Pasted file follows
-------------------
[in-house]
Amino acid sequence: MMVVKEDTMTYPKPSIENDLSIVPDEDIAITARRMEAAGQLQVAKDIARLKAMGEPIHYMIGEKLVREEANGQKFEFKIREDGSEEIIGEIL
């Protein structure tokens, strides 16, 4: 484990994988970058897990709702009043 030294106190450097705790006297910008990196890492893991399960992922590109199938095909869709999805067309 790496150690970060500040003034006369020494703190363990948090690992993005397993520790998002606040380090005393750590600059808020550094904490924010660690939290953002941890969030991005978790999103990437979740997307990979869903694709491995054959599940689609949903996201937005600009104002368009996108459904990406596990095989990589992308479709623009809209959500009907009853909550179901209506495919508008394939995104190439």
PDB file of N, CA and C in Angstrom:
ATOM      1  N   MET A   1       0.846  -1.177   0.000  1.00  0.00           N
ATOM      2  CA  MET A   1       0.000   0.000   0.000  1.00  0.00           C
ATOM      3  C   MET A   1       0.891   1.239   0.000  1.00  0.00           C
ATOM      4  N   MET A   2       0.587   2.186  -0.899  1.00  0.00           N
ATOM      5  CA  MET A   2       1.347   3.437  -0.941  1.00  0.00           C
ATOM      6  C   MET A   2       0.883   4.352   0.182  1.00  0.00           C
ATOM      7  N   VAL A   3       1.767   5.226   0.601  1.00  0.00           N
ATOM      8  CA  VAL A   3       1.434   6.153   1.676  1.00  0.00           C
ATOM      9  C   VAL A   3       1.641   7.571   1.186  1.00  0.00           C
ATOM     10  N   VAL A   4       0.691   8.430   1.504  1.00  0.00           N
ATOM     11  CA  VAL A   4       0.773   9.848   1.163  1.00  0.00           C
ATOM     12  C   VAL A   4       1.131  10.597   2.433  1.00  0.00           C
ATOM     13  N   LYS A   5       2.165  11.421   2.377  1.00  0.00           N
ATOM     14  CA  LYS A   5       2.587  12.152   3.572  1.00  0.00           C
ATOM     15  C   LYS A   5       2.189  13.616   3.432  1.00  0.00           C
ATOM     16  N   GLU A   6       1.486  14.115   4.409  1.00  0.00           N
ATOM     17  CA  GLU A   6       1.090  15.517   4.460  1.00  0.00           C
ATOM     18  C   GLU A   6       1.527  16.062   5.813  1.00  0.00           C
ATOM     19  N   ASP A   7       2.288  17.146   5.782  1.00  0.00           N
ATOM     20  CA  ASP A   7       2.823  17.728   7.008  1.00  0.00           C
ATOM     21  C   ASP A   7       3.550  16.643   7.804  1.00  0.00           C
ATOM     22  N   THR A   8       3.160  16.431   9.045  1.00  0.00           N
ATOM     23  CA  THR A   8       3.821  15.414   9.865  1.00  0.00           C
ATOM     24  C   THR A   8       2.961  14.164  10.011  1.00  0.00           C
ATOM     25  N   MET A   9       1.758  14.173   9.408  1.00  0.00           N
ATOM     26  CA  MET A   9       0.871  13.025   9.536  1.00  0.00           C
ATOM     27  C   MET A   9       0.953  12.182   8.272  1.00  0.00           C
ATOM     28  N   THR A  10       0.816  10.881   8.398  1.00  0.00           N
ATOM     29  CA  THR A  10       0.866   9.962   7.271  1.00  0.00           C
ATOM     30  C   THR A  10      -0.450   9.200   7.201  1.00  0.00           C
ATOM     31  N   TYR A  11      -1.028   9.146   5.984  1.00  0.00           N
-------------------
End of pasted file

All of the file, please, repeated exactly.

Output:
[in-house]
Amino acid sequence: MMVVKEDTMTYPKPSIENDLSIVPDEDIAITARRMEAAGQLQVAKDIARLKAMGEPIHYMIGEKLVREEANGQKFEFKIREDGSEEIIGEIL
């Protein structure tokens, strides 16, 4: 484990994988970058897990709702009043 030294106190450097705790006297910008990196890492893991399960992922590109199938095909869709999805067309 790496150690970060500040003034006369020494703190363990948090690992993005397993520790998002606040380090005393750590600059808020550094904490924010660690939290953002941890969030991005978790999103990437979740997307990979869903694709491995054959599940689609949903996201937005600009104002368009996108459904990406596990095989990589992308479709623009809209959500009907009853909550179901209506495919508008394939995104190439």
PDB file of N, CA and C in Angstrom:
ATOM      1  N   MET A   1       0.846  -1.177   0.000  1.00  0.00           N
ATOM      2  CA  MET A   1       0.000   0.000   0.000  1.00  0.00           C
ATOM      3  C   MET A   1       0.891   1.239   0.000  1.00  0.00           C
ATOM      4  N   MET A   2       0.587   2.186  -0.899  1.00  0.00           N
ATOM      5  CA  MET A   2       1.347   3.437  -0.941  1.00  0.00           C
ATOM      6  C   MET A   2       0.883   4.352   0.182  1.00  0.00           C
ATOM      7  N   VAL A   3       1.767   5.226   0.601  1.00  0.00           N
ATOM      8  CA  VAL A   3       1.434   6.153   1.676  1.00  0.00           C
ATOM      9  C   VAL A   3       1.641   7.571   1.186  1.00  0.00           C
ATOM     10  N   VAL A   4       0.691   8.430   1.504  1.00  0.00           N
ATOM     11  CA  VAL A   4       0.773   9.848   1.163  1.00  0.00           C
ATOM     12  C   VAL A   4       1.131  10.597   2.433  1.00  0.00           C
ATOM     13  N   LYS A   5       2.165  11.421   2.377  1.00  0.00           N
ATOM     14  CA  LYS A   5       2.587  12.152   3.572  1.00  0.00           C
ATOM     15  C   LYS A   5       2.189  13.616   3.432  1.00  0.00           C
ATOM     16  N   GLU A   6       1.486  14.115   4.409  1.00  0.00           N
ATOM     17  CA  GLU A   6       1.090  15.517   4.460  1.00  0.00           C
ATOM     18  C   GLU A   6       1.527  16.062   5.813  1.00  0.00           C
ATOM     19  N   ASP A   7       2.288  17.146   5.782  1.00  0.00           N
ATOM     20  CA  ASP A   7       2.823  17.728   7.008  1.00  0.00           C
ATOM     21  C   ASP A   7       3.550  16.643   7.804  1.00  0.00           C
ATOM     22  N   THR A   8       3.160  16.431   9.045  1.00  0.00           N
ATOM     23  CA  THR A   8       3.821  15.414   9.865  1.00  0.00           C
ATOM     24  C   THR A   8       2.961  14.164  10.011  1.00  0.00           C
ATOM     25  N   MET A   9       1.758  14.173   9.408  1.00  0.00           N
ATOM     26  CA  MET A   9       0.871  13.025   9.536  1.00  0.00           C
ATOM     27  C   MET A   9       0.953  12.182   8.272  1.00  0.00           C
ATOM     28  N   THR A  10       0.816  10.881   8.398  1.00  0.00           N
ATOM     29  CA  THR A  10       0.866   9.962   7.271  1.00  0.00           C
ATOM     30  C   THR A  10      -0.450   9.200   7.201  1.00  0.00           C
ATOM     31  N   TYR A  11      -1.028   9.146   5.984  1.00  0.00           N